The Amityville Horror (2005)

A family is terrorized by demonic forces after moving into a home that was the site of a grisly mass-murder.

    Tagline: What happened over the next 28 days has never been explained.

    Directing:
    • Andrew Douglas

    Writing:
    • Sandor Stern
    • Scott Kosar
    • George Lutz

Release Date: 2005-04-15
  • Country: US
  • Language: Český | English
  • Runtime: 90
  • Budget: $19,000,000
  • Revenue: $108,047,131

  • Own the rights?
    Update this page!

Ryan Reynolds

George Lutz

Melissa George

Kathy Lutz

Jesse James

Billy Lutz

Jimmy Bennett

Michael Lutz

Philip Baker Hall

Father Callaway

Isabel Conner

Jodie Defeo

Brendan Donaldson

Ronald Defeo

David Gee

ER Doctor

Rich Komenich

Chief of Police

Danny McCarthy

Officer Greguski

Nancy Lollar

Librarian

Lenore Thomas

Nurse Fuller

Jenny Strubin

Grocery Cashier

Dorian Kingi

Scary Leashed Indian
Write one

Sorry, no results found.

  • Remakes have gotten a bad wrap recently. Not that all of the criticism is unfounded, rather, much of it is rather well deserved. There are remakes left and right being slated for movies that are better off left untouched. Some have worked (with Dawn of the Dead being an unbelievably fun movie all things considered), while others have not (Psycho, TCM anyone?). All things considered though, as many bad remakes as there are out there, more than a few have been amazing. John Carpenter's The Thing remains one of the scariest movies ever made. The Blob '88 transplanted the fun of the 50's original to an 80's mentality with great results. And honestly, what more could be said about Cronenberg's take on The Fly? I'll argue until the day I die that Jeff Goldblum should've at least gotten an Oscar nomination for his part, but that is neither here nor there. In short, remakes can be great if the original source material warrants enough room for change and improvement.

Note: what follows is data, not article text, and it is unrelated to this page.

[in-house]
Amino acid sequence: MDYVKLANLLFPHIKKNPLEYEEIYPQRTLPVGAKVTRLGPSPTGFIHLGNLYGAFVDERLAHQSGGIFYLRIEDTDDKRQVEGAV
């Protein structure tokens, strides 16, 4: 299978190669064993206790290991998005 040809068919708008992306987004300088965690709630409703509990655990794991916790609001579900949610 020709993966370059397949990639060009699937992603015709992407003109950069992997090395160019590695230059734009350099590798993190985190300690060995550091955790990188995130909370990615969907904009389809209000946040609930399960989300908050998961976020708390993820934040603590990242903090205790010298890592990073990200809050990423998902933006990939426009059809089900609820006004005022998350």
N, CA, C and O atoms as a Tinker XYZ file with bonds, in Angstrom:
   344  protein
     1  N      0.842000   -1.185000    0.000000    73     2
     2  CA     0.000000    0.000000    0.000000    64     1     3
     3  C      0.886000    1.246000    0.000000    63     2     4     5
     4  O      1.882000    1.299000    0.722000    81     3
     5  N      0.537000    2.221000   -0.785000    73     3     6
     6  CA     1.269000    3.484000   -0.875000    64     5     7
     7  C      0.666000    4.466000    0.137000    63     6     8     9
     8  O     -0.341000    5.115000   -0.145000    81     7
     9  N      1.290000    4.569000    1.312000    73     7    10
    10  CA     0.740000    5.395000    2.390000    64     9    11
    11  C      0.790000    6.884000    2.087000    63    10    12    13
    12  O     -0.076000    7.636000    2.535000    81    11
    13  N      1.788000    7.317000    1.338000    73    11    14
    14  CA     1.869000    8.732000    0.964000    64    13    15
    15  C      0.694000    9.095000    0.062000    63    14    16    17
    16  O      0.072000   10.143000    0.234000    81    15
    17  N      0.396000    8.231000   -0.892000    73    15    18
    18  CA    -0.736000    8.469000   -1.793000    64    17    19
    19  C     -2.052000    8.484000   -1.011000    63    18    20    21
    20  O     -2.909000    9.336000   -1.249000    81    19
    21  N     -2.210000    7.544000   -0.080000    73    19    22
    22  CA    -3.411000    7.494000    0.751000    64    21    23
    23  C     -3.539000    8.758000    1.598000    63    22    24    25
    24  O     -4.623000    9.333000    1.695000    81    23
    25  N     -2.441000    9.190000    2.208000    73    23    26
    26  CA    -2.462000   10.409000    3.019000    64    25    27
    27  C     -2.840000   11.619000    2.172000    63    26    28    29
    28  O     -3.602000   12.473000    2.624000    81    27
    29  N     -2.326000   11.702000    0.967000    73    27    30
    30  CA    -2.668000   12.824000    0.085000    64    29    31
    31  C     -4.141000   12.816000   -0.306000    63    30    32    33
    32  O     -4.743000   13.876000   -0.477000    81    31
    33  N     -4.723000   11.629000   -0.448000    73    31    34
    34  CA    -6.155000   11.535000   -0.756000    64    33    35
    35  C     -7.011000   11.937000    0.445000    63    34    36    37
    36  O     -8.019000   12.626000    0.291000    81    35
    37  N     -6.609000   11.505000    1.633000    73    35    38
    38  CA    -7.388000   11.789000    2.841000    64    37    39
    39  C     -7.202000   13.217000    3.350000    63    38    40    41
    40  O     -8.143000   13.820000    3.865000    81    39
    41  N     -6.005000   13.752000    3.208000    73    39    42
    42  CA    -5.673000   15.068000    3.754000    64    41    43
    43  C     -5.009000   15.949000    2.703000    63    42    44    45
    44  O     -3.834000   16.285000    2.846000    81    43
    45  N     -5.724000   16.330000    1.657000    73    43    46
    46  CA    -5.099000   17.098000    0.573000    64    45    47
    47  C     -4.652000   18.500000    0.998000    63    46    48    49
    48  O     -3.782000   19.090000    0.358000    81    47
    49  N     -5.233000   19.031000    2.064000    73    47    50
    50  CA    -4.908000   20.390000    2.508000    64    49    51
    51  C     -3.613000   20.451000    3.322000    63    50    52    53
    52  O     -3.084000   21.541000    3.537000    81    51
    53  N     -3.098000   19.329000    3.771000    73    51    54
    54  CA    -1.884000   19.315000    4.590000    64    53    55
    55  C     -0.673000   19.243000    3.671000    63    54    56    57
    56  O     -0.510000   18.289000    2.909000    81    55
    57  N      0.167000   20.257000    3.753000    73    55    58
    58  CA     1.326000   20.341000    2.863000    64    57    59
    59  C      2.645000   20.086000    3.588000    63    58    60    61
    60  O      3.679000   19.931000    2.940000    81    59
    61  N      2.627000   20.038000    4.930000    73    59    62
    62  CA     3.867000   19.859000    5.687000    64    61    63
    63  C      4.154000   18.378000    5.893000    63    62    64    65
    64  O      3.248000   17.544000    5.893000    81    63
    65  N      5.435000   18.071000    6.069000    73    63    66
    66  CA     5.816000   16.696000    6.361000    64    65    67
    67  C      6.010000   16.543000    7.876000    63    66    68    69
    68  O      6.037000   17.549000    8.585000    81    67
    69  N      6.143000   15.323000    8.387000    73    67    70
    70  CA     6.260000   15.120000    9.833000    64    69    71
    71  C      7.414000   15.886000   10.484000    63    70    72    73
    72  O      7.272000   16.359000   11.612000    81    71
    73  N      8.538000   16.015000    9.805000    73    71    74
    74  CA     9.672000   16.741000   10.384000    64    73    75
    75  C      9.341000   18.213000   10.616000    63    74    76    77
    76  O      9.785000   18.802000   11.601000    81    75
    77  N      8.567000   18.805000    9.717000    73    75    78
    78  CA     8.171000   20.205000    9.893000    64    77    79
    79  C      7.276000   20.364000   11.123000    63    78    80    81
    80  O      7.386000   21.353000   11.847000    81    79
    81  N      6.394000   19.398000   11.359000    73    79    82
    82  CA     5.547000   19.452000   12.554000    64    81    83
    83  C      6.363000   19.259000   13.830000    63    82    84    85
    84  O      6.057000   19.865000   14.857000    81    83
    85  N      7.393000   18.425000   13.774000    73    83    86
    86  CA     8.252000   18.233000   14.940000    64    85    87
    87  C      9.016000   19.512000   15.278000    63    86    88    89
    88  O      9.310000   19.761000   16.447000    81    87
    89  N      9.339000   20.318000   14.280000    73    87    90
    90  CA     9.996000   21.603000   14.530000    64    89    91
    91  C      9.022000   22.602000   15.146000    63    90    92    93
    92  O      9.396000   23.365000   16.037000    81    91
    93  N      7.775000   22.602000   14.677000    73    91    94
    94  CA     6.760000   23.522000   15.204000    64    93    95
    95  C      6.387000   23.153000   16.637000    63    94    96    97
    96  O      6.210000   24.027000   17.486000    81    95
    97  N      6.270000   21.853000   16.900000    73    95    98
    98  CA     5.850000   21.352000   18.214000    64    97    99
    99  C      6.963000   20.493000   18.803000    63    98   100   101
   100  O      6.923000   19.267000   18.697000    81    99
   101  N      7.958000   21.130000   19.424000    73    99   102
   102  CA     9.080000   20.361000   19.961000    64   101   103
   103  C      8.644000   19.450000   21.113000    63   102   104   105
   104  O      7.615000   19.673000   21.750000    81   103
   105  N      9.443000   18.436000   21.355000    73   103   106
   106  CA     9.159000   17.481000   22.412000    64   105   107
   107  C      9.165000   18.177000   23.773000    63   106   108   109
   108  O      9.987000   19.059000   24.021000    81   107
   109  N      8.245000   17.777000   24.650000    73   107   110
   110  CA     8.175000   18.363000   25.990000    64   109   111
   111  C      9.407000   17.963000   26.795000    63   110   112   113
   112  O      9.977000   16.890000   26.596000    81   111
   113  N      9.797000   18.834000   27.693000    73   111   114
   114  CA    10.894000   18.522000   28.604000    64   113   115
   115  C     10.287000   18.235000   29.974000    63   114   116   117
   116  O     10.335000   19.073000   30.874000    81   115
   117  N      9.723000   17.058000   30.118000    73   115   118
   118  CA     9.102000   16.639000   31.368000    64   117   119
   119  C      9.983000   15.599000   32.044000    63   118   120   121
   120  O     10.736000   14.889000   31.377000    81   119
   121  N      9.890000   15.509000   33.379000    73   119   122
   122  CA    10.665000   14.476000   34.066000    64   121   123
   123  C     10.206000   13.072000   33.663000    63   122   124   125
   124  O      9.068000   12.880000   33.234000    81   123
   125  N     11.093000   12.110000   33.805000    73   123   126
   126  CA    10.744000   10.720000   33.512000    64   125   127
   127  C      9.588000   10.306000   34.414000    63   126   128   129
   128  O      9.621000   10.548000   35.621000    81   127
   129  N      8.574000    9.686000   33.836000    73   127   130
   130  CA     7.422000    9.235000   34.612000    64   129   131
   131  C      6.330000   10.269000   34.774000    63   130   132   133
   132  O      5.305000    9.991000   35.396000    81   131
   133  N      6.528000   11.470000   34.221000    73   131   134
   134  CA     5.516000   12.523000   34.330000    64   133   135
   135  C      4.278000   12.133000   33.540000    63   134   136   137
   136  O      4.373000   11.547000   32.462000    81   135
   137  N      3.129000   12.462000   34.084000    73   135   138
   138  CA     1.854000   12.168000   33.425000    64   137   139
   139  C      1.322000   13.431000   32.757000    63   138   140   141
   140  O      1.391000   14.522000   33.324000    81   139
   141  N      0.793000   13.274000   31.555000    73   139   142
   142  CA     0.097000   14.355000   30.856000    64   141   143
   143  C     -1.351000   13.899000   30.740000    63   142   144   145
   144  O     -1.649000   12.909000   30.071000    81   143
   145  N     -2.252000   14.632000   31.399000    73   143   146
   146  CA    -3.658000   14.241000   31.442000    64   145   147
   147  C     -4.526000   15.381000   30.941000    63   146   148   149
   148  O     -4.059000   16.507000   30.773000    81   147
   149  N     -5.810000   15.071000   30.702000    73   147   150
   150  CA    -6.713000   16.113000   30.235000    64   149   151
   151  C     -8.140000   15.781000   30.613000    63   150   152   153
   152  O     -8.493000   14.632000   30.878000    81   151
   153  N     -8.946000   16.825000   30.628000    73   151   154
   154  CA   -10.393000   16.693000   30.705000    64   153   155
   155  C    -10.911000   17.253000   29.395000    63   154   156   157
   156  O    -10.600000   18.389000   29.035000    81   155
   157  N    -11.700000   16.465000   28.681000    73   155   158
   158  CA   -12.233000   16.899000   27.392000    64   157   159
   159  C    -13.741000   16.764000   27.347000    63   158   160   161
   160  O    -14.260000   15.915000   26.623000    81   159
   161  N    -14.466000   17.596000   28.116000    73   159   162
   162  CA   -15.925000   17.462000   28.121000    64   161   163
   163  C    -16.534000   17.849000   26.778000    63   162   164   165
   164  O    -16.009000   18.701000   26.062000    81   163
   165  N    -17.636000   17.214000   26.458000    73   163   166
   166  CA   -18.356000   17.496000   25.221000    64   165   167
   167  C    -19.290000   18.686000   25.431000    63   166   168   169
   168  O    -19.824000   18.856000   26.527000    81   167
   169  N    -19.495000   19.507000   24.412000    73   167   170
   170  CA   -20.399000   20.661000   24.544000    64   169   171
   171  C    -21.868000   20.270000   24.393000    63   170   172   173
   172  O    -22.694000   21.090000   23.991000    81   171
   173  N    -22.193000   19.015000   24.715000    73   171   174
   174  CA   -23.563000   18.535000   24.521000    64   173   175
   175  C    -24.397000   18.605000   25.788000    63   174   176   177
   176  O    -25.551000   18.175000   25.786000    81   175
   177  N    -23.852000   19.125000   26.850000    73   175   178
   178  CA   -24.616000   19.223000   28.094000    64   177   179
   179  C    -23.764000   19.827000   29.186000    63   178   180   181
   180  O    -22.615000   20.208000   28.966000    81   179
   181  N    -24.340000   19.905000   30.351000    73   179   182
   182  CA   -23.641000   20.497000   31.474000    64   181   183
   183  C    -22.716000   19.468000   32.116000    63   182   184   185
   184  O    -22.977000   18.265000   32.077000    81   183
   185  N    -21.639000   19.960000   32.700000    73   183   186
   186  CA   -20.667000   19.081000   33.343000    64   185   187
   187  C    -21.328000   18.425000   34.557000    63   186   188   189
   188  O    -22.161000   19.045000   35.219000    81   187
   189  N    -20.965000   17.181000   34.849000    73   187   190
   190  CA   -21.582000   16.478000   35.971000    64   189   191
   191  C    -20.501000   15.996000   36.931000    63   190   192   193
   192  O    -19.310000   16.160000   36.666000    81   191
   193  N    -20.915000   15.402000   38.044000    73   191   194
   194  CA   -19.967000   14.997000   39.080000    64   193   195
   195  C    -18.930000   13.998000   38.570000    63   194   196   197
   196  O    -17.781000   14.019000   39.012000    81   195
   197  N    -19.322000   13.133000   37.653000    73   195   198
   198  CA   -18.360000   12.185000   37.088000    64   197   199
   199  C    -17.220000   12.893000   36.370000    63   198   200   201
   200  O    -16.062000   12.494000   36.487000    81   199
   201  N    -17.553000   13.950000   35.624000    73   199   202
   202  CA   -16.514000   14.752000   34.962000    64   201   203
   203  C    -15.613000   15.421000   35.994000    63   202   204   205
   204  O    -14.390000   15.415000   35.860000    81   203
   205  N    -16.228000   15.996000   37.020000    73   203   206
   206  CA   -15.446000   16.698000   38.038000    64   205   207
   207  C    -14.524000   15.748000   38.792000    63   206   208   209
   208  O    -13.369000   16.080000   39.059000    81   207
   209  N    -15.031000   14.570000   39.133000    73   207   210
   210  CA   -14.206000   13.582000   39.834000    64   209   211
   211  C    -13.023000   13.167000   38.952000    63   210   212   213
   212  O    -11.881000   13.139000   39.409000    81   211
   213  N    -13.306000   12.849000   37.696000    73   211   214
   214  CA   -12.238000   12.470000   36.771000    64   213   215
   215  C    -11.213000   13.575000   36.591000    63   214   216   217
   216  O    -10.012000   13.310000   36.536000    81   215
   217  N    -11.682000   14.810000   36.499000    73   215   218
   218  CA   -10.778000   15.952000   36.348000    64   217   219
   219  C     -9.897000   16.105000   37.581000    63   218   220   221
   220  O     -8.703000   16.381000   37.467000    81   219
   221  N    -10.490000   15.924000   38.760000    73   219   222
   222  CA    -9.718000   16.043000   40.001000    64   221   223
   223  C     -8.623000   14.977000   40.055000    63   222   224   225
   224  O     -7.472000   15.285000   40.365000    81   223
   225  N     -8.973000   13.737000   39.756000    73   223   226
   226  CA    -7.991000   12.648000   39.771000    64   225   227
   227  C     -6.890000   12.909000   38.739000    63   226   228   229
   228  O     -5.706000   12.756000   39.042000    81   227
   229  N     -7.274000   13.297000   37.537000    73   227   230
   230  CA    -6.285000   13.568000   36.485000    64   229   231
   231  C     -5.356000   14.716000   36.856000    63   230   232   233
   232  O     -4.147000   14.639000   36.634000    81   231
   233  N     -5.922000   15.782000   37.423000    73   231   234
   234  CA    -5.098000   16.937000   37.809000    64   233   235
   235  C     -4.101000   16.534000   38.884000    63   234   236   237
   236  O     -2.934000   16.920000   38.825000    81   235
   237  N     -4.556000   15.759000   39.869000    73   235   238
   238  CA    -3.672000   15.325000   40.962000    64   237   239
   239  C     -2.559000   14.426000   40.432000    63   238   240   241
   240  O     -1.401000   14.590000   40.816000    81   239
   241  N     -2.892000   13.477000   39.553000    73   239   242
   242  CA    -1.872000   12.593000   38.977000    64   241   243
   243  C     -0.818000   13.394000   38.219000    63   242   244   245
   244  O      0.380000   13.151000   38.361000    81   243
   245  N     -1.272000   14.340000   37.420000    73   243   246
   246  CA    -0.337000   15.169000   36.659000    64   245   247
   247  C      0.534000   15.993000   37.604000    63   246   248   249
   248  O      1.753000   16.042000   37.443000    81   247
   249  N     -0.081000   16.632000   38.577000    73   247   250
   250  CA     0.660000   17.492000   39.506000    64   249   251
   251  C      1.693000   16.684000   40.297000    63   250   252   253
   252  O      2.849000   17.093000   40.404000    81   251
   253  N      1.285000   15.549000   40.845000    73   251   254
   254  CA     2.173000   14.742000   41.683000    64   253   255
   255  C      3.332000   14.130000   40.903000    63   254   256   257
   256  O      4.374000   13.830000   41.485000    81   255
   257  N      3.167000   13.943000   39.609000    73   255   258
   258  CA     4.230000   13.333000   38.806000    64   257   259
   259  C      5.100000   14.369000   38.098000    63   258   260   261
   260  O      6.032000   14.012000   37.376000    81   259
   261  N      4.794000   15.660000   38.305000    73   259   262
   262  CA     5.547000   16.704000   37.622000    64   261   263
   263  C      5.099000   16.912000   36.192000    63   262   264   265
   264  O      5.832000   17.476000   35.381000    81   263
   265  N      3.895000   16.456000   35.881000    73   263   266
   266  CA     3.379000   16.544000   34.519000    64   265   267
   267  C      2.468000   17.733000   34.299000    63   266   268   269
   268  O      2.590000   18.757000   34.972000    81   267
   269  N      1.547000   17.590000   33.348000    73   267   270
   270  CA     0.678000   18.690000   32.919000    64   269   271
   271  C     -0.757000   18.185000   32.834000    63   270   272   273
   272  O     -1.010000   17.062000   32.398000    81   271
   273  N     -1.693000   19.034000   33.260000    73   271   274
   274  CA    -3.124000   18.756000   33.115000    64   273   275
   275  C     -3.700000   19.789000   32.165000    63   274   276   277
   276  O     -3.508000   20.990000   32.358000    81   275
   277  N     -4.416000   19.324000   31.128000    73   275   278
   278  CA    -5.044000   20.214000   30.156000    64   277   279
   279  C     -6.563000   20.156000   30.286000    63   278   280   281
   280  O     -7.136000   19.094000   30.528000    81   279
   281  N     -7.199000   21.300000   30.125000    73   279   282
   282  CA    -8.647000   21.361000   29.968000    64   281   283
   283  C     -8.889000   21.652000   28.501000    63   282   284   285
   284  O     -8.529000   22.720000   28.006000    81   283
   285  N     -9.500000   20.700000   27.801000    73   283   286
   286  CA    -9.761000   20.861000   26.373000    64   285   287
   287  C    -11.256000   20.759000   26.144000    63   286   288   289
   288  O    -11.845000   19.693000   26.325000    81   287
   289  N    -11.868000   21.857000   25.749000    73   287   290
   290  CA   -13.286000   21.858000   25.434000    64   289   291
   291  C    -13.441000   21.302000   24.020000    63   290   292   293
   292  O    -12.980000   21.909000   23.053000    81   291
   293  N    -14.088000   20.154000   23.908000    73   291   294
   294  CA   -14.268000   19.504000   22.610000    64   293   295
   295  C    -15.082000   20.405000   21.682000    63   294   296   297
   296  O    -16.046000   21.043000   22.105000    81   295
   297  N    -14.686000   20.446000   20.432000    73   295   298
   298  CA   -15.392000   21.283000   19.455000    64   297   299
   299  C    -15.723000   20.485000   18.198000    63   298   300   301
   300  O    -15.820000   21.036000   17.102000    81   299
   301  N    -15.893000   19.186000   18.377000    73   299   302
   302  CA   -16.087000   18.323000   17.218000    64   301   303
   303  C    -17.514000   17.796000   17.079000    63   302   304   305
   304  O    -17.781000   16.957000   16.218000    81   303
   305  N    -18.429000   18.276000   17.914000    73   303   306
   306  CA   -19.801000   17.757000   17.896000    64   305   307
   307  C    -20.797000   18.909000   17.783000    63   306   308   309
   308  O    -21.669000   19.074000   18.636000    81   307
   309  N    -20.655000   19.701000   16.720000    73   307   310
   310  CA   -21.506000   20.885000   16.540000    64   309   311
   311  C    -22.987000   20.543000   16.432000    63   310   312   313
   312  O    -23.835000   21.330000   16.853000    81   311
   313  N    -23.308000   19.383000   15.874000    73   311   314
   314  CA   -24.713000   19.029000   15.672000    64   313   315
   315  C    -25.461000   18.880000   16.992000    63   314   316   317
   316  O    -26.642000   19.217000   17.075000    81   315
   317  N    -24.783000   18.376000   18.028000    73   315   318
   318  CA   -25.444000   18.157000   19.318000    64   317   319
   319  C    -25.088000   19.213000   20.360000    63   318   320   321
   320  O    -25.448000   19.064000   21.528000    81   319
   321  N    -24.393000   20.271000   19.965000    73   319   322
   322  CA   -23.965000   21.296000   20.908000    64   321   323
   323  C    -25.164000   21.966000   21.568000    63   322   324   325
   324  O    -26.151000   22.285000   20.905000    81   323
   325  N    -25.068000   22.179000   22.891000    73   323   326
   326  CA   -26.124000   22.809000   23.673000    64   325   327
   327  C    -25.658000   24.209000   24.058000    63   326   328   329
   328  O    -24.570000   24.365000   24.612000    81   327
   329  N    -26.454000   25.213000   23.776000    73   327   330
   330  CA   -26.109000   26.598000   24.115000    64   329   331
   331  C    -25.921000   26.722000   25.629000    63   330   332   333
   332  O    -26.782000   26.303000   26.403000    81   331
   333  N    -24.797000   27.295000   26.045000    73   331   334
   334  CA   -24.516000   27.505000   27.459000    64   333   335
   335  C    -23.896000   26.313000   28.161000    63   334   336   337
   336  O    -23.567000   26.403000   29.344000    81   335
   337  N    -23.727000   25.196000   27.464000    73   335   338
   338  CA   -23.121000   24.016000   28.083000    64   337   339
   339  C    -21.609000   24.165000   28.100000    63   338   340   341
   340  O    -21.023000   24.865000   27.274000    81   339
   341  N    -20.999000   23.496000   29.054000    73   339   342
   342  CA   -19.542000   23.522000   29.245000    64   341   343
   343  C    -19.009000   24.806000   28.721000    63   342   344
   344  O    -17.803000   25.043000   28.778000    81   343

So, given a film as mediocre as the original Amityville Horror, there was plenty of room for improvement. Given a big budget and a push from the man who got The Texas Chainsaw Massacre remake off the ground, that should have left plenty of room to make a fairly decent remake. Does it succeed in that regard? Yes. Is it a good movie? Well, not so much.

    November 14, 1974.

    Amityville, Long Island. Butch DeFeo murders his entire family in their sleep with a rifle. Flash forward one year, and 112 Ocean Avenue is up for sale. George and Kathy Lutz move in with her three children from a previous marriage. They only lasted 28 days before fleeing in terror. When released, all the advertisements blasted the phrase "Inspired by True Events". Indeed, for the longest time people have believed the claims of the Lutz family, even though in recent times it has been revealed that all their accusations of ghosts and possessions and demons in the house were all lies. I don't know if this really counts as false advertising, but for the sake of the audience, they'd have to be pretty dim to consider any of the things in this movie real.

    This "re-imagining" contains enough clichés from modern horror lore to keep it familiar to mainstream audiences, throws in some random made up folklore for good measure, and to top things off adds in random shock scares that neither really shock or scare. There's the creepy little girl, the father figure slowly being driven insane by his family, numerous almost-drowning scenes, and of course a secret room hidden under the house that was once used for torturing Indians. I mean, every house needs one of those, right? With the exception of the latter (which is honestly unnecessary and comes out of nowhere at the last minute), all of these have been seen before and been executed much, much better. The jump scares feature "spirits" of the house appearing out of nowhere and looking delightfully rotted, yet are never fully explained. As well, the main antagonist, the ghost that we are supposed to fear most and is supposed to be the coolest looking of the bunch is introduced in the last ten minutes and seems more like a superfluous add-on than anything else. Considering a general lack of atmosphere and tension and the suspension of disbelief required for the "Inspired by True Events" slogan to have any weight, the movie doesn't have too much going for it.

    Published Full Review
poster